Dream Shard Blog: The Scintillating Adventures of Our Household

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Nov '09

Progress with a picky eater

Wes is a picky eater. You can offer all sorts of foods but 99.9% of the time his response is a clamped-shut mouth and frequently, now that he’s learned a new word, “NO!”

But recently we’ve had some breakthroughs. A couple weeks ago John and I got a some things from the fine eatery at Costco (pizza and a chicken bake), which we split between our two plates. Wes sat on my lap. Occasionally I would offer him a bite (see above about clamped-shut mouth and “NO!”). So eventually I gave up and enjoyed the food myself.

Then, after a few minutes, to our great astonishment, Wes reached out and picked up a piece of chicken and put it in his mouth. And chewed. And swallowed.

And then he did it again. He even tried a piece of sausage from the pizza (which took him about five minutes to chew). He didn’t eat much, but we were so glad he was willing to try some food on his own accord.

The other breakthrough isn’t quite so celebratory of Wesley’s own initiative. I learned this trick at the playgroup I take him to twice a week that’s for 2-3 year old kids with developmental delays. They end every session with a snack that’s designed to introduce the kids to new textures and flavors (again, see above about clamped-shut mouth and “NO!”). Wes usually leaves playgroup hungry.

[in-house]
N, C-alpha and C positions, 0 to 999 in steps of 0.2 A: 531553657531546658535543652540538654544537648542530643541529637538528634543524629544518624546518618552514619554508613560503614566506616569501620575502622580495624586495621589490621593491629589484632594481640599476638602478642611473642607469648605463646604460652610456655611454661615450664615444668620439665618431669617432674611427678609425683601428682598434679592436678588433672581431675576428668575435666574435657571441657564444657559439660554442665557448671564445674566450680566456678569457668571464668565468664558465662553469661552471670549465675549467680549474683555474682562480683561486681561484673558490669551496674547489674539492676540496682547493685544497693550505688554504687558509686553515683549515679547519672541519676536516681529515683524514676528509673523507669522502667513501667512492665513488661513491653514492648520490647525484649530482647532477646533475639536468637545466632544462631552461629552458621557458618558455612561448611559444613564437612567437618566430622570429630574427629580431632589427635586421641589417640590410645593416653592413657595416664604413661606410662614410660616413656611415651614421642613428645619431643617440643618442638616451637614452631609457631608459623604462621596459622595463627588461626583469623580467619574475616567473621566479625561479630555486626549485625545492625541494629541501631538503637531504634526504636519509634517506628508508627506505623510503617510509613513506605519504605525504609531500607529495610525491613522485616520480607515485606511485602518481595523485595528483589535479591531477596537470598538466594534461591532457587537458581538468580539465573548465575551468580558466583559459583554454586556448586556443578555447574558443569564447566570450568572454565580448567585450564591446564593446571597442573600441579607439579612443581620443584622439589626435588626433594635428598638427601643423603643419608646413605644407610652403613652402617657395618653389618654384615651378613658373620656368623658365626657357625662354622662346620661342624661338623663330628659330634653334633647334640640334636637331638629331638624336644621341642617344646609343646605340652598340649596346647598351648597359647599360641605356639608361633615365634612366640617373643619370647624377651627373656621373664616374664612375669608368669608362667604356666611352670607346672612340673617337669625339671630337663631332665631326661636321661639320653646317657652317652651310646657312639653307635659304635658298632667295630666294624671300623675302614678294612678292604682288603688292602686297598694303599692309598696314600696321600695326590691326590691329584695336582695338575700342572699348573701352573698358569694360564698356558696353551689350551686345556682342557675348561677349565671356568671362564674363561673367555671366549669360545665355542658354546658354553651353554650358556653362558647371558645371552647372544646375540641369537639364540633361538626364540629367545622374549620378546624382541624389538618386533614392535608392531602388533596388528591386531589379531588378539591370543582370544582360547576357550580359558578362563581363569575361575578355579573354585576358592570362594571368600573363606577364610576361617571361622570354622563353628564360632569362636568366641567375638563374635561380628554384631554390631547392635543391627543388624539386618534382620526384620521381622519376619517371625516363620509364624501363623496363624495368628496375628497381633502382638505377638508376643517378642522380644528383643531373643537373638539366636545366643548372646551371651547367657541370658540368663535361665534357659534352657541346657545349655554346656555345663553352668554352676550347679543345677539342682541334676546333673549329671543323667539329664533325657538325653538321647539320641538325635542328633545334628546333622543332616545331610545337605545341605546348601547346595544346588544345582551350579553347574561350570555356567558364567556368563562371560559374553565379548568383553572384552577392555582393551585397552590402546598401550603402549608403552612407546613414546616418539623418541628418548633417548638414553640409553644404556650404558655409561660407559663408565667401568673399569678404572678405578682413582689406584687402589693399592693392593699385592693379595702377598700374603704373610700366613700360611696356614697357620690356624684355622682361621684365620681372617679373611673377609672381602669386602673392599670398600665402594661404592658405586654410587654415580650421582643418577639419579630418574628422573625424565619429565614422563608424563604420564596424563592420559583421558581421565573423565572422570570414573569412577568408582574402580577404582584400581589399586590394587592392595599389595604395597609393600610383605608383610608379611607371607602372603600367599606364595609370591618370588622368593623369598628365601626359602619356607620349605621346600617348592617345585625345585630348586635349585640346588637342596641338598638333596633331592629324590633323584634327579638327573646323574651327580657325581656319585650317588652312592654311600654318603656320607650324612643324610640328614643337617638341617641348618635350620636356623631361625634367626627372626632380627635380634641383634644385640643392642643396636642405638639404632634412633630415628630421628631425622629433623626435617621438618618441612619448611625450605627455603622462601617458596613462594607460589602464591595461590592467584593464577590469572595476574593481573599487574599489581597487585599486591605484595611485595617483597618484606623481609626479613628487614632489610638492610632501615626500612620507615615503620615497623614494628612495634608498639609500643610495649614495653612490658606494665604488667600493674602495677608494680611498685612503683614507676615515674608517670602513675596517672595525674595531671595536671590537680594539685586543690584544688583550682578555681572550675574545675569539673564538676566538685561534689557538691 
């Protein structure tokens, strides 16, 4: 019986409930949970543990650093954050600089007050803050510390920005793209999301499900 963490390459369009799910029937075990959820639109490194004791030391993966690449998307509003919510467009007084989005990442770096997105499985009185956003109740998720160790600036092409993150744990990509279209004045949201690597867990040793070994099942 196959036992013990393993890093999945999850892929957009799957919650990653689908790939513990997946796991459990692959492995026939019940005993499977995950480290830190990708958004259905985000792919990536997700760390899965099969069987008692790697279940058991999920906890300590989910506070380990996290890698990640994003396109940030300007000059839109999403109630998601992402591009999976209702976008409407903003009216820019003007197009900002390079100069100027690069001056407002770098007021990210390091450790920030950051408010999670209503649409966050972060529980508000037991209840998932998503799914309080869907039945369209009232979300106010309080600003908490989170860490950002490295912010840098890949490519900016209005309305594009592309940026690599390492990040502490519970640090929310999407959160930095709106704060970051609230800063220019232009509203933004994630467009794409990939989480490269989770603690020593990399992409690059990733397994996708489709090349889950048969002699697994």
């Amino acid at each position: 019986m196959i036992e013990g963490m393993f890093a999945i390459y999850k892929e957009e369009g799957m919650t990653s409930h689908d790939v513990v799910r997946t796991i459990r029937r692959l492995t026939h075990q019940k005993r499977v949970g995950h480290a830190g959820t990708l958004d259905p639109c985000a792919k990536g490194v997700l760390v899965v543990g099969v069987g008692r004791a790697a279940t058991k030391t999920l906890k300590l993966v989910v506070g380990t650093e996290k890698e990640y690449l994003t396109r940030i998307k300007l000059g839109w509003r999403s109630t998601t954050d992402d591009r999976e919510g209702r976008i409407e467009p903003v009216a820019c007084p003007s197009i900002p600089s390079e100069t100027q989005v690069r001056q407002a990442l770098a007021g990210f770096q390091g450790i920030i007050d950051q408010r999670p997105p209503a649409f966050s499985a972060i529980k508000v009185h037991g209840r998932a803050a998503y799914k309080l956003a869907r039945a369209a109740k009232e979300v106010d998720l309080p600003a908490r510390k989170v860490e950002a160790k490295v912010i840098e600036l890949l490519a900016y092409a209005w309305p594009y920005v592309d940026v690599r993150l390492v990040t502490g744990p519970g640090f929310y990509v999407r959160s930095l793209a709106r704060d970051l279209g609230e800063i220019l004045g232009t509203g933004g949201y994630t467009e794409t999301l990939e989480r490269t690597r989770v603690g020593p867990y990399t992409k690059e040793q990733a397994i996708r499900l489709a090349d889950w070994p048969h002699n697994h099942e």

The excellent employees there told me that sometimes to get a kid to try something new you have to force him. It’s not always pleasant, but they’re right. It works.

Last night for dinner we had pizza. I offered Wes a bite (you can guess what happened). So I pushed the pizza into his mouth and forced him to taste it. The result? He liked it and asked for more. He polished off an entire piece of cheese pizza and half a breadstick. That’s the first time he’s ever eaten pizza.

I also gave him a shortbread cookie covered in chocolate. He looked skeptical but finally took a nibble. And then ate four of the cookies in rapid succession.

This morning we had pancakes. I gave him his pancakes plain at first, but then I thought I’d try to feed him a chocolate chip pancake with whipped cream. He wouldn’t try it. But I made him, and he wanted more.

It doesn’t always work, like if he really isn’t interested in the food, but so far I’m having success in getting him to at least taste stuff he normally would just clamp his mouth closed at and say “NO!”

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